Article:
Holiday Travel With Kids

by : Nomadrick Chapo

If there were every two words that went together, they are “holiday” and “travel”. They can be a pain in the neck during the holidays if you travel with kids.

Holiday Travel

I happen to be a big fan of the Christmas televisions shows. I happily admit that I am still a fan of the Grinch, the island of toys and, of course, Rudolf. Alas, one can’t help buy notice none of these shows make any mention of holiday travel. While we occasionally see Santa in his sleigh, he certainly isn’t sitting in a depressing airport lounge waiting for a four hour flight delay to pass.

Holidays are a great time because they give you a chance to loaf. If you’re traveling out of town to a family home, you can anticipate spending a few days of eating too much, sleeping a lot, watching football and pretending to explain gifts to a child while you are really playing with them. Everyone looks forward to these family gatherings.

Nobody looks forward to actually going through the process of traveling to family gatherings. Travel by airplane, and you have to sit in crowded airports, suffer through connecting flights, pray the weather doesn’t act up and, of course, wedge yourself into a seat made for a super model. There is also that moment of apprehension when the plane is loading and you hope not to get stuck to “drunk guy”, “gonna get sick guy”, “cute, hyperactive child” or an insurance salesman. All of these downfalls are multiplied when you travel with your kids.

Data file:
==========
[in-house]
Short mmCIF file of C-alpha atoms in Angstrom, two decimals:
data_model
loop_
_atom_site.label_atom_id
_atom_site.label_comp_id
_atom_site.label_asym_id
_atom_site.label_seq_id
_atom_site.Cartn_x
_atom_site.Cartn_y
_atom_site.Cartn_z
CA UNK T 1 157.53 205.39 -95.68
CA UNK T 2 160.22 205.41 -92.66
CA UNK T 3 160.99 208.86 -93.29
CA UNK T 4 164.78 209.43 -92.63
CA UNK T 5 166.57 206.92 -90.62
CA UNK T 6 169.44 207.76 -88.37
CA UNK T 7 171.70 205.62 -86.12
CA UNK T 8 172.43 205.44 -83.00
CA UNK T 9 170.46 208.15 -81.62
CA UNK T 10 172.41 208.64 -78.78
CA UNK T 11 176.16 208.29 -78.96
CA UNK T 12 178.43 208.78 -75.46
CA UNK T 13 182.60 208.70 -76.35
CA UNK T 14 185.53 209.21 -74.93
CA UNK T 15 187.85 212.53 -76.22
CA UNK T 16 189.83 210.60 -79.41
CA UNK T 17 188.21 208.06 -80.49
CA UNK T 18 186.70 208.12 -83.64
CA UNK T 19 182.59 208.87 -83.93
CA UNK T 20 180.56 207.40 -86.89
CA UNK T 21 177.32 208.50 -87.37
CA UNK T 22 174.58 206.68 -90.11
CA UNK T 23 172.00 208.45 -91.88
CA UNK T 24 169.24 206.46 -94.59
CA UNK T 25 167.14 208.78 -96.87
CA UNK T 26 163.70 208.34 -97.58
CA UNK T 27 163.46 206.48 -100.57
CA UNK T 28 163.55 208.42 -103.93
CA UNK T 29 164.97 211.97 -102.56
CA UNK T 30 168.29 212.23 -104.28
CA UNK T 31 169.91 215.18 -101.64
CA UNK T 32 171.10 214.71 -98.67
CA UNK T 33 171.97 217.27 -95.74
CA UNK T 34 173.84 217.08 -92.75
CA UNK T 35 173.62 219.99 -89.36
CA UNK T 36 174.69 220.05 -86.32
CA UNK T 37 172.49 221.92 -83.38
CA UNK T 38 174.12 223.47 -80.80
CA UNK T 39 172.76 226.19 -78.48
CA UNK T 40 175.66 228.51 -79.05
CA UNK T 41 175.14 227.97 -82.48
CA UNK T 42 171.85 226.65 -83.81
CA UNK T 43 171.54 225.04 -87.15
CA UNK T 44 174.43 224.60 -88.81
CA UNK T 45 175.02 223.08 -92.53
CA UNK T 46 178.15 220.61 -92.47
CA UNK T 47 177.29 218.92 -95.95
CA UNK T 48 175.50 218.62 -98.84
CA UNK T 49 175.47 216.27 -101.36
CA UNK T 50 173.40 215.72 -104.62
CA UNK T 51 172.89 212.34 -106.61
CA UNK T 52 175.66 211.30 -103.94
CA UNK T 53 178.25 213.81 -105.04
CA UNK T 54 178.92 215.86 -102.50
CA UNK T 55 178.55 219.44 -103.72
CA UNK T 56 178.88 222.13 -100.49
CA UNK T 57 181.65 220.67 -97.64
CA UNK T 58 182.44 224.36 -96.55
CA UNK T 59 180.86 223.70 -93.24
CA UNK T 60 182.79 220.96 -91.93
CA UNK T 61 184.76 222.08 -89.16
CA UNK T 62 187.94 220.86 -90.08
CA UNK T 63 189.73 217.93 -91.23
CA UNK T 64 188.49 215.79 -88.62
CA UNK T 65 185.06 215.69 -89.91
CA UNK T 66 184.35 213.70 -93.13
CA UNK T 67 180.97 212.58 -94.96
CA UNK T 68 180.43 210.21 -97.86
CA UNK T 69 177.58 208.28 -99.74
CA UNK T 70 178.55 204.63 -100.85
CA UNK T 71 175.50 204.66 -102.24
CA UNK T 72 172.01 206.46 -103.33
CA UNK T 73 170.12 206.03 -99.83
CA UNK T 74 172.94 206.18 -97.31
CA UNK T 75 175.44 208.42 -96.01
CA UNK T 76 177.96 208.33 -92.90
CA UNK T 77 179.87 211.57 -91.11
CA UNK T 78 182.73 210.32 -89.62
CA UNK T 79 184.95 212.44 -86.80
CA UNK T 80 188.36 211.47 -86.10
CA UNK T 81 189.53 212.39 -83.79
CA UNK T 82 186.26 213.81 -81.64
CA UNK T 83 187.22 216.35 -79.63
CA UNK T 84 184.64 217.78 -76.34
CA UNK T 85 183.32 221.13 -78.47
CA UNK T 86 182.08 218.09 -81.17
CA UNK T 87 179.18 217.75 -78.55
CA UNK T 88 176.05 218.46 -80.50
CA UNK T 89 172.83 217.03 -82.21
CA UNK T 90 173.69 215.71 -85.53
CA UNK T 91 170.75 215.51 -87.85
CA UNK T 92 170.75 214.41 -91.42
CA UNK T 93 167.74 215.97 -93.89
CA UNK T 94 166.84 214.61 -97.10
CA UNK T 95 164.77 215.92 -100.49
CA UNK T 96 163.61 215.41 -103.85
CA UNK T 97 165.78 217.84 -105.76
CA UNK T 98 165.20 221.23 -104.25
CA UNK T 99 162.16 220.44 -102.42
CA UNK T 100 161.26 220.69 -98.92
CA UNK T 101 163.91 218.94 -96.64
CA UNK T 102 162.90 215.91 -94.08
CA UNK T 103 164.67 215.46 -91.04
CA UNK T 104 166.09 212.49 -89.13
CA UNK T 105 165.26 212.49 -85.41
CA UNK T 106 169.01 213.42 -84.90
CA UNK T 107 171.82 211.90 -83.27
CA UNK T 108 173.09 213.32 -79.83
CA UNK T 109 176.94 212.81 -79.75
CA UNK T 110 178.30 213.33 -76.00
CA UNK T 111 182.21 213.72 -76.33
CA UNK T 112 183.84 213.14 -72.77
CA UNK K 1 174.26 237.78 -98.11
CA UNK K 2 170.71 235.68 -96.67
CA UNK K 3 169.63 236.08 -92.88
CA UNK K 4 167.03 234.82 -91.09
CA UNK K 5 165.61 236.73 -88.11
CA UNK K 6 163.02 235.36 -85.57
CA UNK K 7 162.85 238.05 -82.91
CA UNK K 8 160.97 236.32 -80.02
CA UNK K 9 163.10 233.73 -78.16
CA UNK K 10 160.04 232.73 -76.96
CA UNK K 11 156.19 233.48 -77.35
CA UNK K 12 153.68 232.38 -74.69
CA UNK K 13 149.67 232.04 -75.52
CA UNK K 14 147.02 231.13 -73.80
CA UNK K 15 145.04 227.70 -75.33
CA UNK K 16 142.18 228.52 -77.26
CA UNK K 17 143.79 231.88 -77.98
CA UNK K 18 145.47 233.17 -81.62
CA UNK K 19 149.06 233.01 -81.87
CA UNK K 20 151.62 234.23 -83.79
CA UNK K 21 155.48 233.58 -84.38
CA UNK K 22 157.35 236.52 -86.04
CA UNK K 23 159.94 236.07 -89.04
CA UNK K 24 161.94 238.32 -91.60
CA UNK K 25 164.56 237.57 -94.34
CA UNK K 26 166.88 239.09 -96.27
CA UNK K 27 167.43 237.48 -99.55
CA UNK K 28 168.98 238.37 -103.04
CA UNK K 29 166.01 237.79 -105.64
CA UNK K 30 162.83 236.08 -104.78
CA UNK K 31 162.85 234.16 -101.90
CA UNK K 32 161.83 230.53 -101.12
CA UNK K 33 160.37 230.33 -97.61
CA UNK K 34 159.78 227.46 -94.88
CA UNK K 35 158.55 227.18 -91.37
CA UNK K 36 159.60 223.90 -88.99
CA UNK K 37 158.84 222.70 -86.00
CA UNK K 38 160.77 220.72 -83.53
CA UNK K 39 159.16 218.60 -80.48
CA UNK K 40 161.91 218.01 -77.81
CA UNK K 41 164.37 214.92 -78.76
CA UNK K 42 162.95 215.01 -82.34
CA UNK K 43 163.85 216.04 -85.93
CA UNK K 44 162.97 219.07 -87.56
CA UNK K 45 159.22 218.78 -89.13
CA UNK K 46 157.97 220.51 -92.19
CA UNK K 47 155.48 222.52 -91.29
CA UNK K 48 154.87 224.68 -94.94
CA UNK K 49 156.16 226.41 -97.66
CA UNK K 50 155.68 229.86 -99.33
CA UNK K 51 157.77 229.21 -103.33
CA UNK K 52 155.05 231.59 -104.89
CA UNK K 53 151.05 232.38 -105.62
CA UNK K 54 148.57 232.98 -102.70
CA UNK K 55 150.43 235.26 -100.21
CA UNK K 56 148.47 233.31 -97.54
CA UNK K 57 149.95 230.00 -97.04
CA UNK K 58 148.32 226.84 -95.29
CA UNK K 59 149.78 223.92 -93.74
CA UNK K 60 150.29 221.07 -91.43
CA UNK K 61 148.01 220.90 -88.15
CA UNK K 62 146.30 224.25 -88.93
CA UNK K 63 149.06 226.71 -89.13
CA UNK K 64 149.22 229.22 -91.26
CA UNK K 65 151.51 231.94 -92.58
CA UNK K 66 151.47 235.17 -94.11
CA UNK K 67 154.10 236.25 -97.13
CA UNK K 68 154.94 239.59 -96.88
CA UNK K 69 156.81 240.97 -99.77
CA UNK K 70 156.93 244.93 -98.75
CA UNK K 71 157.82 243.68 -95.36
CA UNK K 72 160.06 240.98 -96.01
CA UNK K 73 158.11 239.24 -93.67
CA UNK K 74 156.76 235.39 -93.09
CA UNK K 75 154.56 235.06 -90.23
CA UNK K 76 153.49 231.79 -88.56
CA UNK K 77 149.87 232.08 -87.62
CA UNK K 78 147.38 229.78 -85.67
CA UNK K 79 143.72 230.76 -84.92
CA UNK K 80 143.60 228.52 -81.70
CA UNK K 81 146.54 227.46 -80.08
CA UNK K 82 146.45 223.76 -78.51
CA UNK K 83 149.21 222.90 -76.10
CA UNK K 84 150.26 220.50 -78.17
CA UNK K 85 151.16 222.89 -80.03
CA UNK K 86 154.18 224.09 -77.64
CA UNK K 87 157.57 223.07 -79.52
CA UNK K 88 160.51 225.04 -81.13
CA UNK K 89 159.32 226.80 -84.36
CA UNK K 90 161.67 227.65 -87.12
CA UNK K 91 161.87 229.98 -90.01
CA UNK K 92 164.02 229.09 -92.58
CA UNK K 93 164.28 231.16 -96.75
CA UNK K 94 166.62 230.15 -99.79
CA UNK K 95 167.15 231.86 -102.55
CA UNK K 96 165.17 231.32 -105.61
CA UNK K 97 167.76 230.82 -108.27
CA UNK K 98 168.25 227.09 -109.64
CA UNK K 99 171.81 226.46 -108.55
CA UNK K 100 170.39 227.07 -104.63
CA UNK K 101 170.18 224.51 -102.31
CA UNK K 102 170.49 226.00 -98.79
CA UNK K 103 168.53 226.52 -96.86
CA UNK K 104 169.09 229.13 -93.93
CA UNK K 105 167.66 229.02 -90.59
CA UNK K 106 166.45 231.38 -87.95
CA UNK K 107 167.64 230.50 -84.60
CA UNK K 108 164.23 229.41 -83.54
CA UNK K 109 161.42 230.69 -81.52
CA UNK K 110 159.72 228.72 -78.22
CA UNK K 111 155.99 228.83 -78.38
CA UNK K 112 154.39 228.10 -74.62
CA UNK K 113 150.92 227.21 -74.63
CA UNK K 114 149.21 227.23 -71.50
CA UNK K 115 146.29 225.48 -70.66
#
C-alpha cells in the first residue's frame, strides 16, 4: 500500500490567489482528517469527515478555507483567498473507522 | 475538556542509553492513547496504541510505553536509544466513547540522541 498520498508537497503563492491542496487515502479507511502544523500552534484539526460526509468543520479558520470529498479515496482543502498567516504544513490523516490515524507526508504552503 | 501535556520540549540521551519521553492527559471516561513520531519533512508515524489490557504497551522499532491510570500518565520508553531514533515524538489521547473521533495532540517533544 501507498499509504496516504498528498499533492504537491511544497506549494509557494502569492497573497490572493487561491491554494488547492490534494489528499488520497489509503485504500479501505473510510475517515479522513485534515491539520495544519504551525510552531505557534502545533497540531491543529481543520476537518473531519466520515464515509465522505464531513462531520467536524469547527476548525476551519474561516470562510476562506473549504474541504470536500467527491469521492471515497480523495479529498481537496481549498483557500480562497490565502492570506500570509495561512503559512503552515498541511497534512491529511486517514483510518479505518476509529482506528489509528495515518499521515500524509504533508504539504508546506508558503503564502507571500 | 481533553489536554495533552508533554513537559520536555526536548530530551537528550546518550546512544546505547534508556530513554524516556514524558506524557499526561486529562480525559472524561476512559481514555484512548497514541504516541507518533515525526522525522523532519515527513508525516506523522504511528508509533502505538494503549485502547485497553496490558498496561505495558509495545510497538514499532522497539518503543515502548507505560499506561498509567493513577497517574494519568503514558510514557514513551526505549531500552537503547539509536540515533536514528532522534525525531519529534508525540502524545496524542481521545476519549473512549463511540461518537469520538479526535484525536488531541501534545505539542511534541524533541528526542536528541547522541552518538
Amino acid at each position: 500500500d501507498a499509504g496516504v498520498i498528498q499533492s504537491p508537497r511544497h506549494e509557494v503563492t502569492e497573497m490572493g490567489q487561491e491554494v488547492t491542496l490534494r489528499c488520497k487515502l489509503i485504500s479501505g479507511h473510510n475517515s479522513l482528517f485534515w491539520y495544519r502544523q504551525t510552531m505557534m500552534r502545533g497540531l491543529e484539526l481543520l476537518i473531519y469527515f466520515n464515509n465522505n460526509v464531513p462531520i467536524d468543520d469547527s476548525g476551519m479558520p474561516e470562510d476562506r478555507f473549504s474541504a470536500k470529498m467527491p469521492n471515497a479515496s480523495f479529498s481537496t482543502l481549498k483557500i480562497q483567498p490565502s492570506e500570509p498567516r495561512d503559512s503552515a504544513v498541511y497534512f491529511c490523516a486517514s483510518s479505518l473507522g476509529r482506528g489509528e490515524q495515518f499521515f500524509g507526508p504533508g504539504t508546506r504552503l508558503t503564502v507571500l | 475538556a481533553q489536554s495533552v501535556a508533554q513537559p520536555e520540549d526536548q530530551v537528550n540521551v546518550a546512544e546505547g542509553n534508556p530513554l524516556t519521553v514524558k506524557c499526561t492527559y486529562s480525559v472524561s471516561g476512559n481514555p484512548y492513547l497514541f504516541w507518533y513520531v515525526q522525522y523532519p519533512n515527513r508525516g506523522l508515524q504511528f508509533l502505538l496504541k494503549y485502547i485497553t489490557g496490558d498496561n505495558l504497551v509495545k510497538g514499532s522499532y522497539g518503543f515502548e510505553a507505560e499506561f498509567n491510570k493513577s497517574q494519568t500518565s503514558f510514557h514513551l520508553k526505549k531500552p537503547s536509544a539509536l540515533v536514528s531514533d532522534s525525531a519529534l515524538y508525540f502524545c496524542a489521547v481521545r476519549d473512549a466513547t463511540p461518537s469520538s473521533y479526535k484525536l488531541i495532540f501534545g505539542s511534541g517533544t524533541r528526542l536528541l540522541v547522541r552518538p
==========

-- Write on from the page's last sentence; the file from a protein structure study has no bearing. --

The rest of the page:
Being a child is about having fun and exploring your surroundings. Sitting in an airport for 5 hours is not conducive to such things. The old Stapelton Airport in Denver used to have a giant waiting room that was painted in dark red. When the weather acted up, it was like getting a 10 hour preview of hell. As miserable as you might be with delays, your child will be ten times worse off. So, what do you do?

In this age of the gadget, there is always the video game. There problem, however, is there something disturbing about watching a child’s eyes glaze over as he digitally kills monsters, other humans or whatever happens to be on the screen. One has to wonder what society will be like in another 20 years or so when these video game experts come to the forefront.

A better solution to your child’s boredom would be to get them engrossed in something that actually helps their minds grow. Books are great, particularly the latest installment of Harry Potter which is sure to keep them engrossed for a few hours. Another option is to give the writing journals, and tell them to write down things such as their impressions of the trip, all the important things they experienced during 2005 and so on. Both of these options will keep them from being miserable as well as develop a skill other than pressing a button as fast as humanely possible.